ters. The folk 8 down by the sounding
sea stay there and make no sound.
They don't even write to tell a fellow
how happy they are. It is not likely
that many of our citizens will let go and
come home until the weather cools or
the Falb tidal wave brings them along.
Mrs.. Lewis, an aged lady, arrived yes
terday on the west-bound passenger,
and is at present at the Umatilla House.
She is quite sick and has no relatives or
others here to whom she can look for
support. It seems she is given to wan
dering, sick most of tLe time, but di
viding her patronage among the towns
along the line of the O. R. & N. TFrom
her present condition it is quite proba
ble that her wanderings are about at an
The west-bound train vesterdav morn
ing was delayed, not arriving here nn-
til 9 o clock. The cause was a contrary
engine that had gotten crossways of the
track at Grant. We boarded it to go
down to Hood River and get acquainted
with our family, and reached that
charming summer resort about 11 :S0.
me aeiay was caused by the bridge
carpenters, with which the road seems
to be lined. The road is being put in
shape yery rapidly.
As. a result of judicious advertising,
we make mention of the fact that The
Chkoniclk was not fairly distributed
Saturday night, before Jess Crandall
had his stepladder back. A lady reader
of Thb Chronicle at once reported to
him that a stepladder had been left at
her house by some painters, and to call
and examine it. Jess recognired it at a
glance, and when he came home the
ladder reposed gracefully on his shoulder,
only at such times as it tried to tangle
its legs with his.
The editor of the Heppner Gazette
was personally acquainted with John
Hansen Craig, who recently died in the
East, with the record of being the heavi
est man in the world, and says the fol
lowing statement made by Mr. Craig is
correct: "I now weigh 907 pounds, and
am 36 years old. At birth I weighed 11
pounds, at 11 months I weighed 77
pounds, and at 2 years 206 pounds. At
that time I took $1000 premium at Bar-
num'i baby show in New York city in
1858. At 5 years I weighed 302 pounds ;
at 20, 551 pounds ; at 22, 725 pounds ;
at 28, 794 pounds ; at 30, 936 pounds,
with the present weight of. 907 pounds.
I am 6 feet 5 inches high, measure 8
feet 4 inches around the hips, 18 inches
around the ankles, 49 inches around the
thigh next to the body, and required 41
yards for a suit of clothes and three
pounds of yarn for a pair of stockings.
It Might Have Been.
We were shown a letter this morning
written by a stranger from the Eastern
states, who has been here, to a gentle
man of this city. The letter is a curt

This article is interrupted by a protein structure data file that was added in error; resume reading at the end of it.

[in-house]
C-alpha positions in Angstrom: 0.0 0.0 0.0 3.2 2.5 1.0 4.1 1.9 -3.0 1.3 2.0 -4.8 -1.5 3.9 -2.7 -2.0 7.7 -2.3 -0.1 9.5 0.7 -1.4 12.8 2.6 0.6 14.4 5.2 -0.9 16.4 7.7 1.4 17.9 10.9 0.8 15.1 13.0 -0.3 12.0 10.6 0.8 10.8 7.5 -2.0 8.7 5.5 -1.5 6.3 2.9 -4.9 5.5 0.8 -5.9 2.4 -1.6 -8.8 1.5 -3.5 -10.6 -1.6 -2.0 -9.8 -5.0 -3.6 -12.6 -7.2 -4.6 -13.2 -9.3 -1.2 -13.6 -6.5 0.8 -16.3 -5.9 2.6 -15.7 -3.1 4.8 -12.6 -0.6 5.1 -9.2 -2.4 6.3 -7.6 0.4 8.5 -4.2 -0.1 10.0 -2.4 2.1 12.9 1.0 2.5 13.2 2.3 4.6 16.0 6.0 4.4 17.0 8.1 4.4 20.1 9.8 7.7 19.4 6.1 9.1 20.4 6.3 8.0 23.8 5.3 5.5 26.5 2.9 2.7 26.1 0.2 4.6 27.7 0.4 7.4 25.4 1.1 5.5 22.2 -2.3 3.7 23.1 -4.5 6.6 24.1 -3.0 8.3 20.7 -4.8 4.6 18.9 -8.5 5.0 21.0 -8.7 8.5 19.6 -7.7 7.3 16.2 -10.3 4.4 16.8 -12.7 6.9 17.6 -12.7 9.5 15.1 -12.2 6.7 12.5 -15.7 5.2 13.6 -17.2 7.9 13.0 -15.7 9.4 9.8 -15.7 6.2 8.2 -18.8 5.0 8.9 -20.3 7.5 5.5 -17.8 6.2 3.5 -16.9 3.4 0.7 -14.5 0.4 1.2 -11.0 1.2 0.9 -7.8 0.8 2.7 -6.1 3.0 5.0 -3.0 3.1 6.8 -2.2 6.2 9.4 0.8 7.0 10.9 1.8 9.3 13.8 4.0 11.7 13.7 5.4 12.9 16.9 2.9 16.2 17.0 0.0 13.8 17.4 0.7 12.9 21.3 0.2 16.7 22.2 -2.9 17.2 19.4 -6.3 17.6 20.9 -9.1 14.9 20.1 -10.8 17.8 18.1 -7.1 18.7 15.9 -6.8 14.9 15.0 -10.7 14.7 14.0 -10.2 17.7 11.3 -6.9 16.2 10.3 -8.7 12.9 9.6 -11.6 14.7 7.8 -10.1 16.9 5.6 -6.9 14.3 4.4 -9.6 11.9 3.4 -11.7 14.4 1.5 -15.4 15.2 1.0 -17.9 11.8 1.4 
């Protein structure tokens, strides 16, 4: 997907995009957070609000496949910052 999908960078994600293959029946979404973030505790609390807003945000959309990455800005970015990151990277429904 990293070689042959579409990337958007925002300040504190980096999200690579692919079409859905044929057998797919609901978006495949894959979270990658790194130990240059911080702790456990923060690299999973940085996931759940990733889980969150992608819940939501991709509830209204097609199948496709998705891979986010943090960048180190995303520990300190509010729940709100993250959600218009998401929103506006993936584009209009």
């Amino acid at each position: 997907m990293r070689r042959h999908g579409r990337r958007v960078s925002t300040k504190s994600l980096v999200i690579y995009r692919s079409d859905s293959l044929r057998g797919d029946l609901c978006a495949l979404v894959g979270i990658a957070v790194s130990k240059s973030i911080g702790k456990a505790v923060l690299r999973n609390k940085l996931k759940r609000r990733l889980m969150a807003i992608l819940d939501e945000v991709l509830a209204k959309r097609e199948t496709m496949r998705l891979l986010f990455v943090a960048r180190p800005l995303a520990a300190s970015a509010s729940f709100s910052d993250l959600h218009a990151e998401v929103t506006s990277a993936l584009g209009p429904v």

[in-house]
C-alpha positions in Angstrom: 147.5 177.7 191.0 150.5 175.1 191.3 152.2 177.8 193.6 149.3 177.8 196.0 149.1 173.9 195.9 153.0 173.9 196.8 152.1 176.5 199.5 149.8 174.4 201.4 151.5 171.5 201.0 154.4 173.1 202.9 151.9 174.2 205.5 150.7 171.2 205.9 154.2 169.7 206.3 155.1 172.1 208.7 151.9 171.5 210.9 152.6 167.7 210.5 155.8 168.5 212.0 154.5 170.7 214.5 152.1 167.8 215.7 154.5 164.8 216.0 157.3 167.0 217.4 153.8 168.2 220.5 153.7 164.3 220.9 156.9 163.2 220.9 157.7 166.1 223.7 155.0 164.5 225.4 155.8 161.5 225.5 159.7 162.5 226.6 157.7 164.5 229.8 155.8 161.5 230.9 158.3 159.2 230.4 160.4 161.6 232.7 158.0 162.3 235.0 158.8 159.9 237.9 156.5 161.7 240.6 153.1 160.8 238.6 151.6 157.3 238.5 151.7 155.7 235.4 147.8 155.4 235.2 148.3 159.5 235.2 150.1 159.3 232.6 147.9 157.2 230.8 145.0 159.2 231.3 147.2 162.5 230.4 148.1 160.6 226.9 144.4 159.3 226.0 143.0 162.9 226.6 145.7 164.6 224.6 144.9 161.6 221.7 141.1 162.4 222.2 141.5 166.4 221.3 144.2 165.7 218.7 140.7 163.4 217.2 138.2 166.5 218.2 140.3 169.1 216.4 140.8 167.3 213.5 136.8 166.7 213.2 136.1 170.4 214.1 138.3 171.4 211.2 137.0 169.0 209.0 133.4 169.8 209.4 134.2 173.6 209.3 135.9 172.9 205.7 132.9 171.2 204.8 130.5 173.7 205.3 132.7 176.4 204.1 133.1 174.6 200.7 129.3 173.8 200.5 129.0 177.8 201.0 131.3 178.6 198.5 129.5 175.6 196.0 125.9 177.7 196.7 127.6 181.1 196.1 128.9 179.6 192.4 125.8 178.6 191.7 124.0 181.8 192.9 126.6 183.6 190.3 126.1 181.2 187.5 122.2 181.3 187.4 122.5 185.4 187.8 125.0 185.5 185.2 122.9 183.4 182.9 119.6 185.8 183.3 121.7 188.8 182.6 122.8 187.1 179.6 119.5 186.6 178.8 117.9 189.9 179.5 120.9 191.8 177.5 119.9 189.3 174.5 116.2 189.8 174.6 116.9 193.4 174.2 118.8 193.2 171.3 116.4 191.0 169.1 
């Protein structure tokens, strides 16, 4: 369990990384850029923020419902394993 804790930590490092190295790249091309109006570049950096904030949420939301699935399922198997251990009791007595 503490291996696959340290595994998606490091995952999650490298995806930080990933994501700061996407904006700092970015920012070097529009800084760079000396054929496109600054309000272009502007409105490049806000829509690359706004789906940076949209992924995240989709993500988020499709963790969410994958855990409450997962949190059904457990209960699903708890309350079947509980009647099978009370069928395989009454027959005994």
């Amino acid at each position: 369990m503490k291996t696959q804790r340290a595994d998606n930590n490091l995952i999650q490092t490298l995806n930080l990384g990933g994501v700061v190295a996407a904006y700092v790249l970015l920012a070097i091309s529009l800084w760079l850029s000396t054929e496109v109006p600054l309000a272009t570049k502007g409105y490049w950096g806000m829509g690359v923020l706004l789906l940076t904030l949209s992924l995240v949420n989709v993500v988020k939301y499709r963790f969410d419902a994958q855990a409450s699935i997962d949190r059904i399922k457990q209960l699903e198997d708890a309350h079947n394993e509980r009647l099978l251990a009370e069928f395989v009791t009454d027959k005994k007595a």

condemnation of The Dalles and all its
surroundings. The writer says that he
intended to locate here, and expected to
circulate whole lots of money, but that
he changed his ' mind, and now he
wouldn't let go of a cent in Wasco I
county ; no, sir, not if he got two back. .
The reason he gives for this sudden re
vulsion of feeling is that he was "charged
twenty-five cents for a very poor ten
cent Bhave," and he concluded therefore
that we were thieves and robbers un
conscionable. And so he took his dishes
and his doll babies, quit paddling in our'
rain-water barrel and sliding down our
cellar door, vowed he would never,
never swing on our gate, or play with
us any more, and went away mad.
He was going to circulate just whole
lots of money, but he will never, no
never circulate i( now. And yet one
would . think that to amputate the
whiskers that found root in that ada
mantine cheek were well worth two bits.
A Balloon Ascension.
The balloon ascension advertised to
take place Saturday afternoon at ' 3
o'clock, was postponed on account of the
wind, until Sunday morning at about 9
o'clock. The ascent was very pretty, a
height of about a thousand feet being
reached.- After dropping 10,000 coupons
for A. M. Williams & Co., the parachute
was detached from the balloon and
floated gracefully earthwards while the
balloon turned upside down, and as the
gas escaped came wriggling downward
like a great tadpole. The aeronaut
landed safely, in the block by Mays &
All members of the fire department
are requested to attend a special. meet
ing of the department Wednesday, Aug.
22d, at 8 p. in. Delegates and members
who. desire to attend the annual Fire
men's Convention at Oregon City on
Sept. 3d and 4th are especially requested
to attend. By order of
John Blaseb, Chief Engineer.
When Baby was sick, we gave her Oastoria.
When she was a Child, she cried for Castoria.
When she became Miss, she clung to Oastoria,
When she had Children, she gave to em Casteria.
The Chboniclb is prepared to do all